I distinctly remember the day I decided the UK should never join the European single currency. I couldn’t tell you the precise date, and am not absolutely sure what year it was – probably 1990. But I vividly remember sitting in my student digs – jostick burning, posters on the wall – surrounded by books and articles. It was one of those moments when, after intensive reading, the penny almost audibly dropped.
As an economics undergraduate, I had to study a lot of complex mathematical modeling. Rebelling against the arid pointlessness of pretending economics is a science, I immersed myself in economic history too. It was while learning about the failed monetary unions of the past – particularly those of the mid- and late-nineteenth century, in Latin America, Scandinavia and the nascent United States – that I instinctively realized the euro, still then not a reality but almost certainly coming, was in for a bumpy ride.
History clearly shows that monetary unions almost never work. Member states almost always do their own thing, either spending or saving too much, as befits their national character. They react differently, too, as they’re affected differently, by various external shocks.
To keep monetary unions together, you need significant cross-border transfers of cash – which end up causing resentment and outrage, not just among nations shelling-out, but recipients too, when their paymasters boss them around. The result, throughout history, has been violence, as monetary unions have dissolved.
The mighty Federal Reserve, came into being as late as 1913 – and it was only then that the permanence of the US dollar was cemented. In its early post-independence days, America had used a hodge-podge of regional currencies. Several previous attempts to create a unifying central bank had resulted in riots.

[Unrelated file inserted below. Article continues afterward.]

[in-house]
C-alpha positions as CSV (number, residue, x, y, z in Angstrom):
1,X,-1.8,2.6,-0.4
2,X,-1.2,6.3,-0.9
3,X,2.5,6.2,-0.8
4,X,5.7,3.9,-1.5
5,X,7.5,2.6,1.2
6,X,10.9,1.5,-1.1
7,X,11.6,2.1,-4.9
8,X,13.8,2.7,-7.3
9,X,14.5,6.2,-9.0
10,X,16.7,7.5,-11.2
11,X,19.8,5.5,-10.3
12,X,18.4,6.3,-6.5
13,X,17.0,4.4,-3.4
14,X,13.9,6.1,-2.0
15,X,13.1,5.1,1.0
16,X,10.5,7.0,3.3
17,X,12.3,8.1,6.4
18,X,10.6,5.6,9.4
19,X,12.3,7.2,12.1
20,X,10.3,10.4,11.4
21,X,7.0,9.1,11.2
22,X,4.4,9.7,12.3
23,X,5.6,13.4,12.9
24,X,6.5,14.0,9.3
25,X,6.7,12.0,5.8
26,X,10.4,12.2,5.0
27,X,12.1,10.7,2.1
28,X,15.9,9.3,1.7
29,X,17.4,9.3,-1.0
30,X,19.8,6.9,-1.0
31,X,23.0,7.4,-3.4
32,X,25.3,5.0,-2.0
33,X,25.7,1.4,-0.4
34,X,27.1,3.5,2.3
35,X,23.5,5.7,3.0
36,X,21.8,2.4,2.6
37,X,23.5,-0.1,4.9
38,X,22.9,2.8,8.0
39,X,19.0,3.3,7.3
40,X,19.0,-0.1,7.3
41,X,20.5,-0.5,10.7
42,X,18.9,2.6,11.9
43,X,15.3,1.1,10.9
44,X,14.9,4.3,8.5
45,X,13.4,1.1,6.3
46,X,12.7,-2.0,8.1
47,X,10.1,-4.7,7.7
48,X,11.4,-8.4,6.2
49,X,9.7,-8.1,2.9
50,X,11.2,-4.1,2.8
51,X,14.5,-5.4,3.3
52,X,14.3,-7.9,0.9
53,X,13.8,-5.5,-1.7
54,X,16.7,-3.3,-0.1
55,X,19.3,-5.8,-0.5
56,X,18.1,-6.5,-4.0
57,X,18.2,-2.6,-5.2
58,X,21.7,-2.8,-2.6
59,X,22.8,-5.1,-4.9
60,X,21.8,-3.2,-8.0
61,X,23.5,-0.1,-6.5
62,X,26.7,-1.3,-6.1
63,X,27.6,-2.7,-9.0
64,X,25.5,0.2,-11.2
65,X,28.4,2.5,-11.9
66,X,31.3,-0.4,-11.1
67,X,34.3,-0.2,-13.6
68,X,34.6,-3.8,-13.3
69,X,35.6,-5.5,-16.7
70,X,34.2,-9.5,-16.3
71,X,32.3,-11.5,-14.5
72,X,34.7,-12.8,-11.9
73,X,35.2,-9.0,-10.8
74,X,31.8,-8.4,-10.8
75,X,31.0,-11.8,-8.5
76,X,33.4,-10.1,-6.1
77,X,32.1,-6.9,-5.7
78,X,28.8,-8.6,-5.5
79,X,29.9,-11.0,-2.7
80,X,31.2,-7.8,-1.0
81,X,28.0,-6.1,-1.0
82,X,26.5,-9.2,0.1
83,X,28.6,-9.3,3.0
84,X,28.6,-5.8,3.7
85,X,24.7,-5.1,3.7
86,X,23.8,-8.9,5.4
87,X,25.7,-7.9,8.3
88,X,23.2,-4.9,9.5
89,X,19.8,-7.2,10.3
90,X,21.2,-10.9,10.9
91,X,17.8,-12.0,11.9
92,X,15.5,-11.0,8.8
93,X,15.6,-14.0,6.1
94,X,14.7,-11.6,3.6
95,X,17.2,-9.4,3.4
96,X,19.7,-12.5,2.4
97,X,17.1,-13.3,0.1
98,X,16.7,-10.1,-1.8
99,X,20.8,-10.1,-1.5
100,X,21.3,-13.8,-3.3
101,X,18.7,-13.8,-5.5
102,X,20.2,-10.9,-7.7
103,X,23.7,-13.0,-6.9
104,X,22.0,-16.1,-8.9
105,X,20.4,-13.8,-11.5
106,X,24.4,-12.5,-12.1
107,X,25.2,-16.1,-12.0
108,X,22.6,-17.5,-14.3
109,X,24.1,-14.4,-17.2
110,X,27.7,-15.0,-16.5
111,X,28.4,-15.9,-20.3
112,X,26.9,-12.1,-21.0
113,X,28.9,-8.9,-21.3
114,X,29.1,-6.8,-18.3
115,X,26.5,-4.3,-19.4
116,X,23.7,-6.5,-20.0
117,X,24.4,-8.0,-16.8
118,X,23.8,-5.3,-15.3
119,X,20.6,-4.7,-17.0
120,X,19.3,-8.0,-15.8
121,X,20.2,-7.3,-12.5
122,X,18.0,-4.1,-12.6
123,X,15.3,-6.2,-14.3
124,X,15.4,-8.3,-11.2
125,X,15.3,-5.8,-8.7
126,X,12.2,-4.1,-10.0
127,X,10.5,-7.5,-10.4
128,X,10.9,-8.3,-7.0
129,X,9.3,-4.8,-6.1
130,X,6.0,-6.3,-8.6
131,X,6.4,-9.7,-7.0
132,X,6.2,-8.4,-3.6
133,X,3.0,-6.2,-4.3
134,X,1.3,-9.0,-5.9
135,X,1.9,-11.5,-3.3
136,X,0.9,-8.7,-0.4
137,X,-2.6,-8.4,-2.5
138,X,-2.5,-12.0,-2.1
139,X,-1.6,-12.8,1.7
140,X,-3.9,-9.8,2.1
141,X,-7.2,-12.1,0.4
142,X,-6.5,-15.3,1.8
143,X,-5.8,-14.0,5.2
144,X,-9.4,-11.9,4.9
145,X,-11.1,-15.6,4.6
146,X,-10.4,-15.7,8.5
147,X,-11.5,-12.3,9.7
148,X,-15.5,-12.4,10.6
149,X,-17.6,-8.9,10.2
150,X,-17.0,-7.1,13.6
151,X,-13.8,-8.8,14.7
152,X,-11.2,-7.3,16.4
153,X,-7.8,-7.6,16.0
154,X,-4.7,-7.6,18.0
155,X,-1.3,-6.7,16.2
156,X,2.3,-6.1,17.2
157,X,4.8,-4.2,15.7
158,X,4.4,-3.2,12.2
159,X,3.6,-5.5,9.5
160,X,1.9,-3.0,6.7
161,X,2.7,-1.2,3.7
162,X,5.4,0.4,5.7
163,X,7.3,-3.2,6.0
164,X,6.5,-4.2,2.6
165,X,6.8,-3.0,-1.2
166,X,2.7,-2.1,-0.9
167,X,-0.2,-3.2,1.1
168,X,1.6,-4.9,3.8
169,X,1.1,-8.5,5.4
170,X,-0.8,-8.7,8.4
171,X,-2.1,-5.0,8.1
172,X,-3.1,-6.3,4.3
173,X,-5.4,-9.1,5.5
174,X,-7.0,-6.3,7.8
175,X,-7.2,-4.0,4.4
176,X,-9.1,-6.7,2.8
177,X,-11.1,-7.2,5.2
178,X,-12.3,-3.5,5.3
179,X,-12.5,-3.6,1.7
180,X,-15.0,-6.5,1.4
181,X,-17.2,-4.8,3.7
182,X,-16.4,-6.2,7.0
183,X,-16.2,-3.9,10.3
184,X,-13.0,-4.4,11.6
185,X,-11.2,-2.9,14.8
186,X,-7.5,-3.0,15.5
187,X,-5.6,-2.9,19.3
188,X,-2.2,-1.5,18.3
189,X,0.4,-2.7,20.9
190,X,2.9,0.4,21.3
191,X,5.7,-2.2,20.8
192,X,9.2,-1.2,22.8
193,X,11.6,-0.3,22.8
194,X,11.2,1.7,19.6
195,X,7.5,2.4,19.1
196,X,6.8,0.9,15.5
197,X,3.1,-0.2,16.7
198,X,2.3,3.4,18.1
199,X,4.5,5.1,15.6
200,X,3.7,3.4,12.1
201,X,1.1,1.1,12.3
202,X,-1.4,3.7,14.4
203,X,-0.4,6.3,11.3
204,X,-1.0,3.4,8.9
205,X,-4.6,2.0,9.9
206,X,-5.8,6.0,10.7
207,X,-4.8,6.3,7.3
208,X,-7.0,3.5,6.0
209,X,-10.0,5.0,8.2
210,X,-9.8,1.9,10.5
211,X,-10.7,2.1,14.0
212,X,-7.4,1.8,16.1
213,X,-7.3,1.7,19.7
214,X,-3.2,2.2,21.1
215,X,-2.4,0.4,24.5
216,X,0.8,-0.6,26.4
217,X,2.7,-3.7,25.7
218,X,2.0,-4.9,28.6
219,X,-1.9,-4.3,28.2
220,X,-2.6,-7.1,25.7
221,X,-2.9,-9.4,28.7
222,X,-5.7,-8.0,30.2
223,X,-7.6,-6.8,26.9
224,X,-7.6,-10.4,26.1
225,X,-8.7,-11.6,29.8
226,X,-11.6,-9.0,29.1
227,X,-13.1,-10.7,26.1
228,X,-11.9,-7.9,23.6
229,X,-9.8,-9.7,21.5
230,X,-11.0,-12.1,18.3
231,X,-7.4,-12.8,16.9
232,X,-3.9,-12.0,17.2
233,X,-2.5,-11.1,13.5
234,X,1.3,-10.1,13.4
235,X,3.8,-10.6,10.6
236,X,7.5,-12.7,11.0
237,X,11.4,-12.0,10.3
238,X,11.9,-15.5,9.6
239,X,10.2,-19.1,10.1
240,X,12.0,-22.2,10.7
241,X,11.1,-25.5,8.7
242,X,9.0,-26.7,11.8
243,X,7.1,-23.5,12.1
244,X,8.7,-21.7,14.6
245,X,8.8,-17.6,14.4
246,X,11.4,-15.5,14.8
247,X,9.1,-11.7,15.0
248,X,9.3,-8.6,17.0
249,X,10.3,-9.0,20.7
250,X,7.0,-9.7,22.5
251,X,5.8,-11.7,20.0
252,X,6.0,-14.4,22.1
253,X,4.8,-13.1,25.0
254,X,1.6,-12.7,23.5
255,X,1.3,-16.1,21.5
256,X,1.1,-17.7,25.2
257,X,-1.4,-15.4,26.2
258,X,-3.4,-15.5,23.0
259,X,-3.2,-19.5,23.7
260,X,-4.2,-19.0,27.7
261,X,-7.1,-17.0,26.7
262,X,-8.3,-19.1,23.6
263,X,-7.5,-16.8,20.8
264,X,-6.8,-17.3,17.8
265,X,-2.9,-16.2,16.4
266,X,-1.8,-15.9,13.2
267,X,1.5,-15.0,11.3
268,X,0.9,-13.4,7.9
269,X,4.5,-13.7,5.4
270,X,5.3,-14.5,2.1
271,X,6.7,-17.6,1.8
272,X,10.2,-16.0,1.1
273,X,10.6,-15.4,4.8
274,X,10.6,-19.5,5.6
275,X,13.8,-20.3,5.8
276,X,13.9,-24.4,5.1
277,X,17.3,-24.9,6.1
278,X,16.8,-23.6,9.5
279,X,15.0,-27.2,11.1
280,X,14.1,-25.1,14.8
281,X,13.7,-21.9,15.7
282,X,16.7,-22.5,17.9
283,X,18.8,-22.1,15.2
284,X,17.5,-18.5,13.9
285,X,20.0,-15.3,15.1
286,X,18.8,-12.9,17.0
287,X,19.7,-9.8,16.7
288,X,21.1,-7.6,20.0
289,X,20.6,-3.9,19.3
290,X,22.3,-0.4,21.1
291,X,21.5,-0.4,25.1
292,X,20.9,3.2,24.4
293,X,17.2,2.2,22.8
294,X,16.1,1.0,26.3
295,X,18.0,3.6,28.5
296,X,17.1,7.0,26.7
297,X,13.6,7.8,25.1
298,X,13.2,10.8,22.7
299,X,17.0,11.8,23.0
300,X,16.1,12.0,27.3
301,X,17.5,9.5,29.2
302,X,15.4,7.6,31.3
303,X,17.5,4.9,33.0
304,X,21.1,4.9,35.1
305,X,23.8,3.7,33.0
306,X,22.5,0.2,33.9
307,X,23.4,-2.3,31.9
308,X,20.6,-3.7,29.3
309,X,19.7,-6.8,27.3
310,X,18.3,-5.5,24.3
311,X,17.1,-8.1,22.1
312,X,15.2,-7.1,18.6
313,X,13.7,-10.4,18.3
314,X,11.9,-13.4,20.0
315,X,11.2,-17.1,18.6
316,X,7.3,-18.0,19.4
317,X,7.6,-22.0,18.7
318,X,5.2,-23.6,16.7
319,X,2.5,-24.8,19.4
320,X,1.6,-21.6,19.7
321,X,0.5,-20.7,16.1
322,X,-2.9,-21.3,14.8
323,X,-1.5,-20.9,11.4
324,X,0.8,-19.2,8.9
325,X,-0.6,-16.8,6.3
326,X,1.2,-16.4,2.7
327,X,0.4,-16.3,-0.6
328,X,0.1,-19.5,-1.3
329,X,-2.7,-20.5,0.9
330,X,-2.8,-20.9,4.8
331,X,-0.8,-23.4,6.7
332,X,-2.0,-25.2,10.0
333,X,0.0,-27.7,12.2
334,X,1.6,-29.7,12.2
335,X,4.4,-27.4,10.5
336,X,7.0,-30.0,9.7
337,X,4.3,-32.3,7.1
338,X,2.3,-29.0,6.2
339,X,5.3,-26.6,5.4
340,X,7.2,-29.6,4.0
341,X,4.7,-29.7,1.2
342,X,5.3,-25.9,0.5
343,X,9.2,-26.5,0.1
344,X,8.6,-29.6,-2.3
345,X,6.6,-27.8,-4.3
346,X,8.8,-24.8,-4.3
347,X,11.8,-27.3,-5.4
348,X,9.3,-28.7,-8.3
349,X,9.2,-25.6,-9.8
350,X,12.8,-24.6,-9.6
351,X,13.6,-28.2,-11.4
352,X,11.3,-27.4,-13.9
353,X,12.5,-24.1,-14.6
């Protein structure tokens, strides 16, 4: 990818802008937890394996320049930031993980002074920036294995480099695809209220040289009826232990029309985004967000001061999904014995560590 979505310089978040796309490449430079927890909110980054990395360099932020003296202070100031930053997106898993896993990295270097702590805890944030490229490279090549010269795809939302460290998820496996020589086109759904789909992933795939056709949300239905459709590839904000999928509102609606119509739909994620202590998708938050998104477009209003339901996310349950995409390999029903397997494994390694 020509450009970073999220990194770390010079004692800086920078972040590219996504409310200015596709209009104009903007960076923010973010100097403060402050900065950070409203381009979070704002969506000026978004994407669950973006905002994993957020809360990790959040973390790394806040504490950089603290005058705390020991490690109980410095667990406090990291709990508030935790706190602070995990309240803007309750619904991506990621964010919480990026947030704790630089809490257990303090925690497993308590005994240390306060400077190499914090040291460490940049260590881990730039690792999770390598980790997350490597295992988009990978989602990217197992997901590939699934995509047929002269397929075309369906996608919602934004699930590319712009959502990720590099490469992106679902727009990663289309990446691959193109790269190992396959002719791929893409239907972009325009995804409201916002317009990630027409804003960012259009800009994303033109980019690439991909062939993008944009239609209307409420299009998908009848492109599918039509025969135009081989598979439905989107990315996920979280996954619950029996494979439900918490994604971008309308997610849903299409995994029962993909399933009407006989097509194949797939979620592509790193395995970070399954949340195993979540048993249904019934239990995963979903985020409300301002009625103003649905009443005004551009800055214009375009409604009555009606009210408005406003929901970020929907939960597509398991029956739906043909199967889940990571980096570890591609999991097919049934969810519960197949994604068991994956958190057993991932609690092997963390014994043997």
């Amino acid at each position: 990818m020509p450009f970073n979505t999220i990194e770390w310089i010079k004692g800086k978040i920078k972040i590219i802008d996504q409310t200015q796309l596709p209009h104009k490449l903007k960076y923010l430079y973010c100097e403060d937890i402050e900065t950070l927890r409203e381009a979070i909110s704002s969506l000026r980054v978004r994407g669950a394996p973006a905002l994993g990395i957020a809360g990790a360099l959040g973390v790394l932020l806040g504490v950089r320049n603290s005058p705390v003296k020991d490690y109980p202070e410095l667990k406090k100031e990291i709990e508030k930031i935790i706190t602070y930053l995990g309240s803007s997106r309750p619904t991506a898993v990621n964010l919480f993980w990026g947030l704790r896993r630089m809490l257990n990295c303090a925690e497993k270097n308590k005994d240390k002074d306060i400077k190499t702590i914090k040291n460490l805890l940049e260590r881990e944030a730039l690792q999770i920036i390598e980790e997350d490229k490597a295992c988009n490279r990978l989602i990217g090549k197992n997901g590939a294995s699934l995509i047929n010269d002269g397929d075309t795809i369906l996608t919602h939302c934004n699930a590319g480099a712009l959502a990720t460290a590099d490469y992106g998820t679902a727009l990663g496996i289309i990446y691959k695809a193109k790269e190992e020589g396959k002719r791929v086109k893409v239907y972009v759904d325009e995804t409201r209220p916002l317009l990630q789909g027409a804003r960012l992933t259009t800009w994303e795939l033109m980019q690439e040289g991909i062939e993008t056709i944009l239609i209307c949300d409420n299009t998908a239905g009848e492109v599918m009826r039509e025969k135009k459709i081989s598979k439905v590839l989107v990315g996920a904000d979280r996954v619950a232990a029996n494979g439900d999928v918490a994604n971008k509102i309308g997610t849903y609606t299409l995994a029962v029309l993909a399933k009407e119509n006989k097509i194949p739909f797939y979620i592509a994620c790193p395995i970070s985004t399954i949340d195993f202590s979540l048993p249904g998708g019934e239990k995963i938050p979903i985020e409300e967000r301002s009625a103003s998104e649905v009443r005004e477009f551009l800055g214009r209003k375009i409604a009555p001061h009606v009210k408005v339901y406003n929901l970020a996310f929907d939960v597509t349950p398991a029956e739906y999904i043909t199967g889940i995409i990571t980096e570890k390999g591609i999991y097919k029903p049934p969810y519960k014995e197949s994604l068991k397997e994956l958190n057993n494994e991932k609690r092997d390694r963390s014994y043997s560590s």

It took more than a century of nation building, then, and the forging of a common identity over decades of national government, for America’s single currency to take hold. Europe isn’t like that, I remember thinking to my undergraduate self, staring out of the window. In that sense, modern-day Europe, with its distinct countries, history of conflict and mosaic of cultures, is about as unlike America as it is possible to be.
Preparations for the single currency were nevertheless happening in earnest. The 1989 Delors report had declared that as long as member states coordinated their policies, and set up a European Central Bank, everything would be fine. When I eventually left university, and began making my way in journalism in the mid- and late-1990s, I was flung into the maelstrom of reporting and commenting on the UK’s national debate on joining the euro. And I was shocked.
Practically noone involved – certainly not the politicians, and very few media commentators – had the slightest idea about the history of previous monetary unions or the technical issues involved in setting up and maintaining a single currency. To attempt to articulate such details was to be seen as a weirdo.
What I witnessed instead, from the inside, was an entirely political, almost tribal debate. It was all about trading easy slogans, vague generalizations and ad hominem attacks – amidst a near vacuum of actual knowledge. The most telling aspect of the euro debate during those Blairite years was that it wasn’t easy being against. To oppose membership, even on technical grounds, was to be a little Englander, a xenophobe and a crank.
Yet us cranks were right. The single currency was and is a disaster, a monetary straitjacket that is crippling Southern Europe and, across the continent, spreading despair and ever-growing mistrust. Faith in “status quo” parties is ebbing, nationalism is on the march and much of the region remains in the economic doldrums. In Italy, GDP is still 9pc below where it was at the time of the Lehman collapse, while its 12pc adrift in Greece – a country that, together with Spain, still has over 25pc unemployment.